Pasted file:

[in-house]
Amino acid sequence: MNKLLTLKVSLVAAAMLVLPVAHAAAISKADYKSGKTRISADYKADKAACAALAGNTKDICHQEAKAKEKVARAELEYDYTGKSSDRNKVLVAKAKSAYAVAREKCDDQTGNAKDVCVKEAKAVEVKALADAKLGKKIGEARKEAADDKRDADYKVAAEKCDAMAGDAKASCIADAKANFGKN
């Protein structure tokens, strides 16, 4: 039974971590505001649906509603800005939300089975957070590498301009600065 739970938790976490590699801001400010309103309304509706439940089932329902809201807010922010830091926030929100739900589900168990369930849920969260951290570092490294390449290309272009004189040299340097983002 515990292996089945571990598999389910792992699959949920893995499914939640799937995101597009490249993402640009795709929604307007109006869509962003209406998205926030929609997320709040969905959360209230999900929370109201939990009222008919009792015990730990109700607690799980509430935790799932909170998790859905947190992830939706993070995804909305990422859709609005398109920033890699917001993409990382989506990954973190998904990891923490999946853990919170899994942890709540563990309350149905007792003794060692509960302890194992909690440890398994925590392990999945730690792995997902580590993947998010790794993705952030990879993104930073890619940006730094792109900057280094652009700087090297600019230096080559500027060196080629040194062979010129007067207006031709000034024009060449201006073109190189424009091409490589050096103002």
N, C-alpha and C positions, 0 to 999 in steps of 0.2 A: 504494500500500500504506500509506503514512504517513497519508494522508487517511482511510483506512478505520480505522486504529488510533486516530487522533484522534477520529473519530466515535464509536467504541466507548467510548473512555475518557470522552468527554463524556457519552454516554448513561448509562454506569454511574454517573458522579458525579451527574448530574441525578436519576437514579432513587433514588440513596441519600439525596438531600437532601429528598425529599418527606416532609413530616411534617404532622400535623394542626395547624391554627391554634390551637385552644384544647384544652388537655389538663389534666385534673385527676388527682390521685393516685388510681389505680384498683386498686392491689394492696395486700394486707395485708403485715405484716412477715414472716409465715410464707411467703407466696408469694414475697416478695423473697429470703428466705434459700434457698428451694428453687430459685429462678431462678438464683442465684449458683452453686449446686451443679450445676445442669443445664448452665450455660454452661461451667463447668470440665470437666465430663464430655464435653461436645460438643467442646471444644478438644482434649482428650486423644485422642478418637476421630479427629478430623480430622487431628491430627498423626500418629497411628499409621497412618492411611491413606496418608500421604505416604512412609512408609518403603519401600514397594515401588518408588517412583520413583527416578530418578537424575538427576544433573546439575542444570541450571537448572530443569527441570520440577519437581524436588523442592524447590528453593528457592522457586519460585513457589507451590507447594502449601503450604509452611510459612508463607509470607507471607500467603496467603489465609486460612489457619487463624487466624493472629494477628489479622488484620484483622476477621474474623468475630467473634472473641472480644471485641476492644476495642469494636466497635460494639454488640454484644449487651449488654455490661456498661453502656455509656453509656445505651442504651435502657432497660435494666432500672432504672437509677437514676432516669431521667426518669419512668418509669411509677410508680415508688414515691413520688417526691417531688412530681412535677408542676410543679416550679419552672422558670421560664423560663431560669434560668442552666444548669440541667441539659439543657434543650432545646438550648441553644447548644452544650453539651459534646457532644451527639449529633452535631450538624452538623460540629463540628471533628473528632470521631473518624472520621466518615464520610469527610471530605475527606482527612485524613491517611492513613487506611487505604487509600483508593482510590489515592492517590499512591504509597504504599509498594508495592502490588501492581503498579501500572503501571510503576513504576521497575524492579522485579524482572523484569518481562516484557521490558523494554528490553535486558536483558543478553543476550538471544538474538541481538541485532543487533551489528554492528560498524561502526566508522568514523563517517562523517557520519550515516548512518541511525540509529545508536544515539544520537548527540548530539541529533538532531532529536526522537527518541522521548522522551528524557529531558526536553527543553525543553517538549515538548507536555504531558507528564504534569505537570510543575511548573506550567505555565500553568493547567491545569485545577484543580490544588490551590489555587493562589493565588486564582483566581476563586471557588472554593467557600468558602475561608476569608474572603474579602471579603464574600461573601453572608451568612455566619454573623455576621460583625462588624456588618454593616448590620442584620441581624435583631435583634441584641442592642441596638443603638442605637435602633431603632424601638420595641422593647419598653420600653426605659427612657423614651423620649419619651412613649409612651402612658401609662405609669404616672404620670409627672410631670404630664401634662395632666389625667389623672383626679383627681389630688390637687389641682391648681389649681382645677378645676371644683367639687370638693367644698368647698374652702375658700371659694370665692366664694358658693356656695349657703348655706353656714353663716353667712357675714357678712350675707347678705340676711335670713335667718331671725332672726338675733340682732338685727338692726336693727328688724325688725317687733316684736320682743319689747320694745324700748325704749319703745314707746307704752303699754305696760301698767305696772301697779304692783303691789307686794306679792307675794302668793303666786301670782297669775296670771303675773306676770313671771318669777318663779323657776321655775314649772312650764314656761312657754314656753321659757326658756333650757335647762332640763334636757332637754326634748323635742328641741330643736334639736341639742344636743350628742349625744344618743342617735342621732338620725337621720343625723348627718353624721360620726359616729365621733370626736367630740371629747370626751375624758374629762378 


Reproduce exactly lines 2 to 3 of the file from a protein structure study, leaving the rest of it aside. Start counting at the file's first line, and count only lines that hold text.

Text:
Amino acid sequence: MNKLLTLKVSLVAAAMLVLPVAHAAAISKADYKSGKTRISADYKADKAACAALAGNTKDICHQEAKAKEKVARAELEYDYTGKSSDRNKVLVAKAKSAYAVAREKCDDQTGNAKDVCVKEAKAVEVKALADAKLGKKIGEARKEAADDKRDADYKVAAEKCDAMAGDAKASCIADAKANFGKN
């Protein structure tokens, strides 16, 4: 039974971590505001649906509603800005939300089975957070590498301009600065 739970938790976490590699801001400010309103309304509706439940089932329902809201807010922010830091926030929100739900589900168990369930849920969260951290570092490294390449290309272009004189040299340097983002 515990292996089945571990598999389910792992699959949920893995499914939640799937995101597009490249993402640009795709929604307007109006869509962003209406998205926030929609997320709040969905959360209230999900929370109201939990009222008919009792015990730990109700607690799980509430935790799932909170998790859905947190992830939706993070995804909305990422859709609005398109920033890699917001993409990382989506990954973190998904990891923490999946853990919170899994942890709540563990309350149905007792003794060692509960302890194992909690440890398994925590392990999945730690792995997902580590993947998010790794993705952030990879993104930073890619940006730094792109900057280094652009700087090297600019230096080559500027060196080629040194062979010129007067207006031709000034024009060449201006073109190189424009091409490589050096103002």